I would like to share with you one of my favorite stories from the bible. In going through a personal famine of sorts in my life presently, I got a revelation from this story. I hope that you get something out if it also. First I am going to pray a personal prayer.

Today’s Prayer

Dear Lord, I said that I love You, but clouds started to gather ’round. I said I trusted You, then I lost my main source of income. I said that You wanted only good for me, but sickness stalked my family. Oh Lord, I try so hard to be a Christian but I often get in my own way. Then in my despair I cried out to You for help and You said, “I thought you’d never ask!” Oh Lord, what lengths You went to in order to get my attention! Help me to lean not on my own understanding, but to turn to You. Help me, for at times I forget I can’t help myself. In Jesus’ name I pray, Amen.

Let’s eat.

The Famine That Leads to Freedom

Go down there and buy some for us, so that we may live and not die. – Genesis 42:2

    I’m sure that I have shared this message a time or two over the last 15 years. This time it comes from a different kind of famine in my life. F. B. Meyer in his book, The Life of Joseph, describes a time in the life of the 12 sons of Jacob in which they were driven from their lives of self-satisfaction to an unlikely place to save their lives. Many years earlier they had thrown their youngest brother into a pit, then sold him into slavery. Thirteen years later he became the second most powerful person in Egypt. Now the world was experiencing a famine, and Joseph controlled all the stored grain of Egypt.

    You see As long as the hills were green and the pastures clothed with flocks, as long as the valleys were covered over with corn and rang with the songs of reapers, Reuben, Simeon, and the rest of them would have been unconcerned and content. But when the mighty famine came, the hearts of these men were opened to conviction. Their carnal security was shattered. They were being prepared for certain spiritual experiences they would never have dreamed. And they were being prepared for the meeting with Joseph. This is how God deals with us; He breaks up our nest, He loosens our roots, He sends a mighty famine that cuts away the whole staff of bread. Then, at the times when we are weary, worn, and sad, we are prepared to confess our sins and receive the words of Christ when He says, “Come to Me, all you who are weary and burdened, and I will give you rest“ (Matthew 11:28).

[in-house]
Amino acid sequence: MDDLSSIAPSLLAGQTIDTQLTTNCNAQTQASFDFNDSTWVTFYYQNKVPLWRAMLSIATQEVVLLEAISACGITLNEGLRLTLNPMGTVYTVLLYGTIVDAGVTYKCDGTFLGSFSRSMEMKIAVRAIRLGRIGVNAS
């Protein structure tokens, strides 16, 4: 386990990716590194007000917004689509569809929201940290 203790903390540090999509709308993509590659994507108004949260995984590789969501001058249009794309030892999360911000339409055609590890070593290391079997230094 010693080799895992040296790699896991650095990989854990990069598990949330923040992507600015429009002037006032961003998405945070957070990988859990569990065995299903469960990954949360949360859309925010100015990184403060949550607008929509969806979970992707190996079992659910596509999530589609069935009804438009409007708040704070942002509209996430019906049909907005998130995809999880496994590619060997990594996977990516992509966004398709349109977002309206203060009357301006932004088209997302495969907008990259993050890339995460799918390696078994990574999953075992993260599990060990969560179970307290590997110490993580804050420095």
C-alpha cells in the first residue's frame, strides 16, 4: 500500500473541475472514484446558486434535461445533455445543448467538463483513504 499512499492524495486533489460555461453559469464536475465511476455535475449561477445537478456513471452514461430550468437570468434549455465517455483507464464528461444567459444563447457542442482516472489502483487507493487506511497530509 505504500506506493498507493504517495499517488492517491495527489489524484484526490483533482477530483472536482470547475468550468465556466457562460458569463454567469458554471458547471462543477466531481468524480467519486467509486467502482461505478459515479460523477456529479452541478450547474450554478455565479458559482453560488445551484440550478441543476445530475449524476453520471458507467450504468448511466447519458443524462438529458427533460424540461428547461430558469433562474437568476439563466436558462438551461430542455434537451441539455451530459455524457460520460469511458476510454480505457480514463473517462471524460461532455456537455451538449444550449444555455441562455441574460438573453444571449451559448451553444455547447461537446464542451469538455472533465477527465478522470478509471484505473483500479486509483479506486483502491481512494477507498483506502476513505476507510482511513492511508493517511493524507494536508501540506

A mentor of mine once said,There is a place where we will all be obedient.” Joseph was a type of Christ in the Old Testament. The famine was an event designed to bring the brothers to repentance and a saving knowledge, physically and spiritually. It created the circumstances that led to freedom for these men, for they had been in bondage to a wicked crime against their brother for many years. It was the forgiveness from Joseph that led to that freedom. I know now, after going through my personal famine, that God wanted my undivided attention and the only way He was going to get it was to take away everything that I held on to so that I would realize that all I needed was Him in control.

Is your life passing through a time of famine?

Are your supplies limited?

Is God leading you into directions that you would not normally seek?

Perhaps this is God’s hand creating circumstances for His purposes. Now is the time to look attentively as He directs you to unlikely sources.

Quote of the Day

Pride slays thanksgiving, but an humble mind is the soil out of which thanks naturally grow. A proud man is seldom a grateful man, for he never thinks he gets as much as he deserves. ~Henry Ward Beecher~






Written by Glenn Sterrett, Founder and CEO of the GCKRS™ Helping Hand Foundation.

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